Planning a Wedding In Gibraltar I


Text: What do you think about Gibraltar?

I google Gibraltar, having no current thoughts on it. Known for being more British than the baby monster child of Churchill and Eton, there’s some Nelson memorabilia, there’s a cave, huh. What’s behind this question.

Text: What do YOU think about Gibraltar?

Text: It’s really easy to get married there.

And this is what I love about Mister. He’s 300 miles away from me on a work assignment at a shipyard. (Shipyard assignments are pretty miserable.) He’s supposed to be enjoying himself at a bar, watching the game, and he’s googling Easiest Places To Get Married In Europe. Because he figured we’re going to Europe for our anniversary trip anyway, and we’re going to get married anyway, so why not kill a few birds with fewer stones than there are birds, or however that goes. I’m the one who’s supposed to have a wedding checklist and cake samples on the brain and I’m at home glued to yet another marathon of House Hunters International (oh my god these people will NEVER MAKE IT as ex-pats if they can’t live without a drier.)

Text: Well, we’re going there anyway. Sounds great!

And so the wedding planning commences. Or the eloping planning commences.

Mister found the Marriage and Civil Partnership Guidance Notes and this is what I’ve spent the day doing:

To get married for the first time in Gibraltar you must present your passport, your birth certificate, and proof of residence. So my first job was finding my birth certificate. I’ve moved 4 times in three years so the forensic sleuthing of “where would I have considered a safe and logical place to put this document at any given time in the last four years” was intense, and rewarded. Got it!

But Mister doesn’t have his. It’s a fairly straightforward, but not always intuitive process to have a birth certificate reissued. I went through it a few years ago.

Text: I’ll just call the hospital I was born in.

Text: No, I’m on this. Stay available for questions.

From the .gov website you’ll find if you scroll past the ads after you google Replacement Birth Certificate, you click on the link for Vital Records, which takes you to a list of states you could’ve been born in. Click on the appropriate states and follow the prompts to, which all the .gov websites funnel you into. It took me about 45 minutes to order Mister’s birth certificate, including considerable drag while we texted questions and information back and forth. You’ll need to know your social security number, both of your parents’ full names, and be able to recognize places you have and haven’t lived, which doesn’t seem like such a problem unless you’ve lived the kinds of lives Mister and I have lived, where residences blur together and get fuzzy in the brain.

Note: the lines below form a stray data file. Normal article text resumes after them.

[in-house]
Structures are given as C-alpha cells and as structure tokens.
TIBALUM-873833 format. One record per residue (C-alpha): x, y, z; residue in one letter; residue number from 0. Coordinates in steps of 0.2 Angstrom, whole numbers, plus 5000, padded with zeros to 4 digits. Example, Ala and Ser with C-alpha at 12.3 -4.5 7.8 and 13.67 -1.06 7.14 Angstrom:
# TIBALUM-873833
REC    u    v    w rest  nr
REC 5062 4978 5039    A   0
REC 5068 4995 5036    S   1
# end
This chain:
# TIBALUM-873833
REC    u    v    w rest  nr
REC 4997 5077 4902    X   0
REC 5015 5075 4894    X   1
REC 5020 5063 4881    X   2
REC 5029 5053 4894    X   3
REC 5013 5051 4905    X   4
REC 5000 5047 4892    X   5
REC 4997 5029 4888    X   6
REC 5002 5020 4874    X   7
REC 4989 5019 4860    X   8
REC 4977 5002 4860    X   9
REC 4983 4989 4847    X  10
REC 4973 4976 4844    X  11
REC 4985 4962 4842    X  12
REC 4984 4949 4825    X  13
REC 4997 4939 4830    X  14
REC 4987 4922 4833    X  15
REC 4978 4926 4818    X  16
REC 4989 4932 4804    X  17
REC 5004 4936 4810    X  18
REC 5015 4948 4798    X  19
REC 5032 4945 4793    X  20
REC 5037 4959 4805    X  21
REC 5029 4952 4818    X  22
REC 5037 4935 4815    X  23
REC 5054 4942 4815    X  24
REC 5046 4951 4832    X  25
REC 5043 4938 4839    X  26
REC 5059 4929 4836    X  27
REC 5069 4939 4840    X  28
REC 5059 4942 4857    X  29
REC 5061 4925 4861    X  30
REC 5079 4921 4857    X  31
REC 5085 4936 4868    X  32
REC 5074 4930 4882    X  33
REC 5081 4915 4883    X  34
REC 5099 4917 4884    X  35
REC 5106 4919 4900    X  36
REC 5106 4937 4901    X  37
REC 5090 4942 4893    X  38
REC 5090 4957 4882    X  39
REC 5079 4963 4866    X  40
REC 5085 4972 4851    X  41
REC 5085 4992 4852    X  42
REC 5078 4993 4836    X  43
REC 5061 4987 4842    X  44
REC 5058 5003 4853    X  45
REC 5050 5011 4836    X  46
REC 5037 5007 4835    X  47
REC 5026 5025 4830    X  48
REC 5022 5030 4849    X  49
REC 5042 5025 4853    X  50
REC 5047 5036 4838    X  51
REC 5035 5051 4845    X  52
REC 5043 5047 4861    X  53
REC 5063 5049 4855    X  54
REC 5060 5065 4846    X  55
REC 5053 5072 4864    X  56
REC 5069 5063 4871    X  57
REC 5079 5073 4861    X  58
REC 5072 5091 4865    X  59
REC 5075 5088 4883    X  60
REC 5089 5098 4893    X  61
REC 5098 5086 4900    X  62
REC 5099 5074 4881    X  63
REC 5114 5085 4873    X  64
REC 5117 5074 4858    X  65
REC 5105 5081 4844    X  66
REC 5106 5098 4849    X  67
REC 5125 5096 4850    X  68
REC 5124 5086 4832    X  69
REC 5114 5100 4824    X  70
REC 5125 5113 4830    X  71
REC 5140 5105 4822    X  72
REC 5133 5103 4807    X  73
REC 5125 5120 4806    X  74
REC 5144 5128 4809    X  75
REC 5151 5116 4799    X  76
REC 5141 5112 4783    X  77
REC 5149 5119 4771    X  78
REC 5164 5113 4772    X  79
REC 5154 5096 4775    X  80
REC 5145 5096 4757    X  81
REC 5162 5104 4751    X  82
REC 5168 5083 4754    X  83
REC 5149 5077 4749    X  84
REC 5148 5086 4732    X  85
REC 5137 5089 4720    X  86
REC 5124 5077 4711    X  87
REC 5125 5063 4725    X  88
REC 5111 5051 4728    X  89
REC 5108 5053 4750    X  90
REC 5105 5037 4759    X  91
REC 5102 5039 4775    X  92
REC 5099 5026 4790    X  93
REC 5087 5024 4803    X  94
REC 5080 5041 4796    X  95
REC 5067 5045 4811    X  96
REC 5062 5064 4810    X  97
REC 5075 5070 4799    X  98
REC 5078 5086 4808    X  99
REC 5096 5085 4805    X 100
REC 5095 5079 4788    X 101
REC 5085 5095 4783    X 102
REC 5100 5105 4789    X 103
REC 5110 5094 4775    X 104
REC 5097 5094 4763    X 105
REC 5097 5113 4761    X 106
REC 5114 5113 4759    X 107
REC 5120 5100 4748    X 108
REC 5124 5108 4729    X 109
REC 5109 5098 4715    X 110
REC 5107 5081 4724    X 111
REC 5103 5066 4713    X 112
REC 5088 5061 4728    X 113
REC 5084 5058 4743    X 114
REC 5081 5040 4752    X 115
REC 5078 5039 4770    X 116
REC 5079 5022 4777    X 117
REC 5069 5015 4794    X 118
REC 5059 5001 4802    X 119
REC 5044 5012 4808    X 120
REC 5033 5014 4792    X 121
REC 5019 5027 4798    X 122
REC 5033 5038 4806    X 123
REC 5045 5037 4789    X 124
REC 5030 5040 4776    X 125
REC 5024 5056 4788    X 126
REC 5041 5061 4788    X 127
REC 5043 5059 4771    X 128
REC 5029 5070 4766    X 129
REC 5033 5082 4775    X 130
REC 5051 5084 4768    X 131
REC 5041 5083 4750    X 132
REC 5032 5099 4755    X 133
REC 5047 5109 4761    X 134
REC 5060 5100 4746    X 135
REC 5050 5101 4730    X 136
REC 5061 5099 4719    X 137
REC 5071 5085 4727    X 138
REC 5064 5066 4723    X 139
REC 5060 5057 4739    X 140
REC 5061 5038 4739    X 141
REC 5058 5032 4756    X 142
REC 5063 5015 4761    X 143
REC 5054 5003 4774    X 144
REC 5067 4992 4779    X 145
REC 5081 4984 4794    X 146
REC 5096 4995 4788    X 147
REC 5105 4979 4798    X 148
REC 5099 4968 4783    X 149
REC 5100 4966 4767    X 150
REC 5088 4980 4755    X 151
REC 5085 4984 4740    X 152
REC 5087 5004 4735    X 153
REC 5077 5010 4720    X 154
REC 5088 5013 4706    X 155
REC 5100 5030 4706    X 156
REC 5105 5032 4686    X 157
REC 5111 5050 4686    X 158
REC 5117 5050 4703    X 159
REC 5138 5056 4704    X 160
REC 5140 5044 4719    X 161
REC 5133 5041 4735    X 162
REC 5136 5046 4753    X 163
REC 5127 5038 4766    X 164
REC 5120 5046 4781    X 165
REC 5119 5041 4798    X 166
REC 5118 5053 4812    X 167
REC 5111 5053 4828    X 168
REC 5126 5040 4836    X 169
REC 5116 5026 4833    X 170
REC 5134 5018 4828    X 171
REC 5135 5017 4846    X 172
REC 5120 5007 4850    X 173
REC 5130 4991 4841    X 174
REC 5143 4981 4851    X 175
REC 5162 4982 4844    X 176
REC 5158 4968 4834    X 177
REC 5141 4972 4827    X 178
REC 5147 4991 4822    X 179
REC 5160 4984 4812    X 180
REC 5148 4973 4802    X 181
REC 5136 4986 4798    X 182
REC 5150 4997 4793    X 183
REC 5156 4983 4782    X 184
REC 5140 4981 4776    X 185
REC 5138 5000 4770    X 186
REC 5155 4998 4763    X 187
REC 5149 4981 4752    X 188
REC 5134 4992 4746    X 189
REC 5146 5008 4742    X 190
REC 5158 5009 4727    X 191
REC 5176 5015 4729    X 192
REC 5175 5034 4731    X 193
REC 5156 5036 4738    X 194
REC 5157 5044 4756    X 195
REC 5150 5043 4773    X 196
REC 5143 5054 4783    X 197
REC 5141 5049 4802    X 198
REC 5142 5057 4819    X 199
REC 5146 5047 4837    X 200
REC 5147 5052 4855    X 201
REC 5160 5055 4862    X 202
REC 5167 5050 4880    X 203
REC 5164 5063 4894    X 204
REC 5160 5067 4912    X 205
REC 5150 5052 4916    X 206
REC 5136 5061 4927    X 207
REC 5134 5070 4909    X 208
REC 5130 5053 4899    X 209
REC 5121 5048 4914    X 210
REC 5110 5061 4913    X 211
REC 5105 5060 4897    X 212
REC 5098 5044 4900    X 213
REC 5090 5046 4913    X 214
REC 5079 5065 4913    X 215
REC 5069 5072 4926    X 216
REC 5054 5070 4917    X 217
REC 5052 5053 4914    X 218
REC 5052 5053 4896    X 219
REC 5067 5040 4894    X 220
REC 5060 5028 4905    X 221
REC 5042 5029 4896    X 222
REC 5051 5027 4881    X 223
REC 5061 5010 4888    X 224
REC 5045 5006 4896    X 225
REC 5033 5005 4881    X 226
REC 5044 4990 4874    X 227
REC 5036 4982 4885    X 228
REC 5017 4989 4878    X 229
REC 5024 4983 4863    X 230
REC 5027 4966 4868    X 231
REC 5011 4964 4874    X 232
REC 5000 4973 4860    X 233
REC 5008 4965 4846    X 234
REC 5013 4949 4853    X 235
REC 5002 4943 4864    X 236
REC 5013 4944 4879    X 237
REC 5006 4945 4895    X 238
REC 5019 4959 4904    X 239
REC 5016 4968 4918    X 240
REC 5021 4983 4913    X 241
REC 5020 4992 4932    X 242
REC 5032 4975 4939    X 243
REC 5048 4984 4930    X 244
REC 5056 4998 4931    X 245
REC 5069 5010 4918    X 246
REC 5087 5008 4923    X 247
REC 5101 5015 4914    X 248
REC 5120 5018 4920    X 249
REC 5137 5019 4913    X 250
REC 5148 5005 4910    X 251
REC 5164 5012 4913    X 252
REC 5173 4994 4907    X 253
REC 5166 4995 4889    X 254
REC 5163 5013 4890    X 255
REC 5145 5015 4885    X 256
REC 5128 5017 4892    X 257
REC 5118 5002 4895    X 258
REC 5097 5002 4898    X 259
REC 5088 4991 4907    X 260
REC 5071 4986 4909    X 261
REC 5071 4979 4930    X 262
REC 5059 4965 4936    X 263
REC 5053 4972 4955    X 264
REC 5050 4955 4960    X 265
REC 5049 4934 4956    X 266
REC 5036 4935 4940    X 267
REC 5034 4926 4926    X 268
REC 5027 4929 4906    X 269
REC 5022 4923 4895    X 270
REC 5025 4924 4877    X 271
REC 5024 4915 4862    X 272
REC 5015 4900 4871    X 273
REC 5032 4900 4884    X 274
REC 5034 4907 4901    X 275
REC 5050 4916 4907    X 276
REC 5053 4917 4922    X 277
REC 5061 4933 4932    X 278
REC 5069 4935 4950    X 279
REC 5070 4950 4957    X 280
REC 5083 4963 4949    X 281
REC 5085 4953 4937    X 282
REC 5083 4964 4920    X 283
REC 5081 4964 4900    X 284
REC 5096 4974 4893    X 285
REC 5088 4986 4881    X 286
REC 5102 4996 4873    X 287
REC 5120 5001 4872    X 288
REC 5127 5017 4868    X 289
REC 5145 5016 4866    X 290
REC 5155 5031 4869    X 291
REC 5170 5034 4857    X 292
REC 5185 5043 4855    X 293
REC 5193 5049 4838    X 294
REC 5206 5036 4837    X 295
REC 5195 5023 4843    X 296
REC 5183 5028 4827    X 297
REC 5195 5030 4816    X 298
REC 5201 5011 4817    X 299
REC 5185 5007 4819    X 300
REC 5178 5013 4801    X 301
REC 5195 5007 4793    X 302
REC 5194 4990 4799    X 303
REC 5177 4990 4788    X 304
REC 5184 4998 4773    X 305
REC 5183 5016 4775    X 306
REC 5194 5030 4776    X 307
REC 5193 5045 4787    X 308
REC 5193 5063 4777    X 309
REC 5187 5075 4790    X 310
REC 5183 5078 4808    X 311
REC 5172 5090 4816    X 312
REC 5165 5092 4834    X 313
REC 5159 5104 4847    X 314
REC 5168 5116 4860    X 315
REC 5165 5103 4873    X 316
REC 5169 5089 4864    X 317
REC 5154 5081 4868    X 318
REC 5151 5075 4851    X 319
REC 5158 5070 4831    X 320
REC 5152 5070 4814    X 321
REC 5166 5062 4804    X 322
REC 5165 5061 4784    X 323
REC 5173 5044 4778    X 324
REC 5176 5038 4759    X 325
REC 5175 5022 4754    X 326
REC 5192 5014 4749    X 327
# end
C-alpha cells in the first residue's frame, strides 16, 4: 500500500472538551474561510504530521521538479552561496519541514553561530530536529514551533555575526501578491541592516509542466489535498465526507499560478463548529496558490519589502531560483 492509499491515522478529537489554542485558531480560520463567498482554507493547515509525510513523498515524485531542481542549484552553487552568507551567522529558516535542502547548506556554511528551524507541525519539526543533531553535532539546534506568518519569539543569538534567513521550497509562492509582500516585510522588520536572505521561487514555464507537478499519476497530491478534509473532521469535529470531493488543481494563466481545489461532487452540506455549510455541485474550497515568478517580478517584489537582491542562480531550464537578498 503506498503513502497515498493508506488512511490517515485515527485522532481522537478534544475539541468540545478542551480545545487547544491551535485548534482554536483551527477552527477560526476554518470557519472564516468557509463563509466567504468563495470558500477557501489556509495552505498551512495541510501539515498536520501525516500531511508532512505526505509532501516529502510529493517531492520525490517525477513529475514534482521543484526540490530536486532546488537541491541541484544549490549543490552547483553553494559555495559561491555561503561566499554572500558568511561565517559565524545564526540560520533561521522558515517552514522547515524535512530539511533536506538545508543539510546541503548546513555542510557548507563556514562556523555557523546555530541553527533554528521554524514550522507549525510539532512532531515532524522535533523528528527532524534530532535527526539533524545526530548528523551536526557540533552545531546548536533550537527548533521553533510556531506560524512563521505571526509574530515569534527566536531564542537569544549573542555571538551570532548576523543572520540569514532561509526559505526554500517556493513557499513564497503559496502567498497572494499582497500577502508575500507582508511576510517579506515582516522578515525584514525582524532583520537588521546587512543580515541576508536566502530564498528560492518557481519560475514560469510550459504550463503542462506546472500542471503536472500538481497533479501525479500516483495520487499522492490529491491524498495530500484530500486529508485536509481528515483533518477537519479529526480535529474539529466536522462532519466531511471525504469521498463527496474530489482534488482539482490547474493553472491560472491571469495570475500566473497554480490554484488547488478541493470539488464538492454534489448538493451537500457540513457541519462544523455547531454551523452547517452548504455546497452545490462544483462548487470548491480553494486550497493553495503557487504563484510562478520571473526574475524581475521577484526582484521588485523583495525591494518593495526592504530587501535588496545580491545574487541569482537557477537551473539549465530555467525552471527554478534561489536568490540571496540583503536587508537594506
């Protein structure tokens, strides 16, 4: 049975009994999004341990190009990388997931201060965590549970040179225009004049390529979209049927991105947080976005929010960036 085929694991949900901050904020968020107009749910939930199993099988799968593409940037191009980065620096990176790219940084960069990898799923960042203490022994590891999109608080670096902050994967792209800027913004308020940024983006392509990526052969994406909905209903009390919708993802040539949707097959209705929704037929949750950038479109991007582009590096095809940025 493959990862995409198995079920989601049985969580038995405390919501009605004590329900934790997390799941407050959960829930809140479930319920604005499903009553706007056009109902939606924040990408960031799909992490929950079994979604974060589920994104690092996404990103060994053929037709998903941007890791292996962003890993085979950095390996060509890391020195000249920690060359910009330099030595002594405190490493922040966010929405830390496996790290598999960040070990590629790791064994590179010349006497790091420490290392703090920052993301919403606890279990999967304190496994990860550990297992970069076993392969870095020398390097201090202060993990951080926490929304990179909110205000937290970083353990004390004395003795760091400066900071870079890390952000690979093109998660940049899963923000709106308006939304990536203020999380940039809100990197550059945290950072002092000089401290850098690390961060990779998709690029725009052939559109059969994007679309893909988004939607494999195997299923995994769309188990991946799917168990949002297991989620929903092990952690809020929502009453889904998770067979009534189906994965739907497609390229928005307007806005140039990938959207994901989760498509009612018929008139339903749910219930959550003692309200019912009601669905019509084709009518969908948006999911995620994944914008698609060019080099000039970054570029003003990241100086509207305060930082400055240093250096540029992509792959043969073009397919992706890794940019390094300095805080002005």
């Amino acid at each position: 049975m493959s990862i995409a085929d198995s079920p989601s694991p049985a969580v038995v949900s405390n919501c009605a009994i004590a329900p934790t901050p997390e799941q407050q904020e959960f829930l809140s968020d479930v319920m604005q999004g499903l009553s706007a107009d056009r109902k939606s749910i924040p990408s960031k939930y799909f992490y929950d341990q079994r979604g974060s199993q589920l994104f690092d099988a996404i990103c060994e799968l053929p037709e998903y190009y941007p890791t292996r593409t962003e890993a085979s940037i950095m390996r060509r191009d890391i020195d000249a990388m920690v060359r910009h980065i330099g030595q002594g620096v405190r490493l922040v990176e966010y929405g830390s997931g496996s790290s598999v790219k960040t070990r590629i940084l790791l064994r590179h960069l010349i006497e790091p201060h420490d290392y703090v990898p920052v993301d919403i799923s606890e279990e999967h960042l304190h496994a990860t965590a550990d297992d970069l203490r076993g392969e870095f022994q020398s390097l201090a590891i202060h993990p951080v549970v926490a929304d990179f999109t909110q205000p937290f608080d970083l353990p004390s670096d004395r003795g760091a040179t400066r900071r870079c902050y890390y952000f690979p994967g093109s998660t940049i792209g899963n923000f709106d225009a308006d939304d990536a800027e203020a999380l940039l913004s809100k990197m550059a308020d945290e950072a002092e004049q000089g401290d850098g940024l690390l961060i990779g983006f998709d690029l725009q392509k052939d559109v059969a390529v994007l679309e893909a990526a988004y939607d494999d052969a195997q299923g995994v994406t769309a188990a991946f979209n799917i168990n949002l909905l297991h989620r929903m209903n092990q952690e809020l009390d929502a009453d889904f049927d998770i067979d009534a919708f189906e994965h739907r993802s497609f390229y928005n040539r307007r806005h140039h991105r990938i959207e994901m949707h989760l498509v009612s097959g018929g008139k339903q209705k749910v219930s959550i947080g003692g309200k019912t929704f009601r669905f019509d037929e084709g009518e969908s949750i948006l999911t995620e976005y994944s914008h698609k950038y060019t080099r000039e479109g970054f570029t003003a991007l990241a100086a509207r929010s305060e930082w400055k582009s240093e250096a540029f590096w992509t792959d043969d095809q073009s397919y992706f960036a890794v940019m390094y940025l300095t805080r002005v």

“So you never put Ketchikan as a residence when you lived on that shitty barge that winter?”

“I don’t think so. I think my address was officially my mom’s. But it was so long ago.”

“Okay. I’m putting none of the above. We’ll see what happens.”

$71 later there was a big checkmark next to a to-do on the Epich Hitched list, and on to the next: fretting until the birth certificate comes in the mail in 10-12 business days.

There are two ways to get hitched in Gibraltar: you can go to the registrar’s office for a courthouse wedding, or there is a list of approved venues where you can book a party and have a registrar come marry you, with some rules attached e.g.: can’t have the ceremony and the party in the same space. All this in the aforementioned Marriages and Civil Partnerships Guidance Notes .

We would like a no-fuss, no frills moment in front of a clerk to make us official, and then continue on with our plan to gain 400 pounds in Spain, Portugal and Morocco. We are also lucky (?) enough to have almost no family between us to whom we have obligations to provide entertaining and moving nuptials. So will we be able to book our dream courthouse wedding in Gibraltar with four months’ notice?

My anxious and uptight self sent the following message to Gibraltar:

To Whom It May Concern,

I am in the midst of planning our modest wedding and getting all of our paperwork squared away and tickety-boo. We are waiting on his birth certificate arriving before I submit all of our information to you. In the meantime I have a question regarding pre-booking. We would like to be married at the registrar’s office. Is there much of a wait? That is to say, this is last minute. I’m anxious about the timing. My fiancé has his heart set on March 2, and I’m worried that it’ll be booked. When is a good deadline for pre-booking a ceremony at the registrar’s office?

A side note to that, the form asks for a time of ceremony. Is “whenever you can squeeze us in” a good reply to this? We don’t want to be denied because we write “12:30” and 12:30 is taken.

Thank you in advance for your attention to my wedding nerves.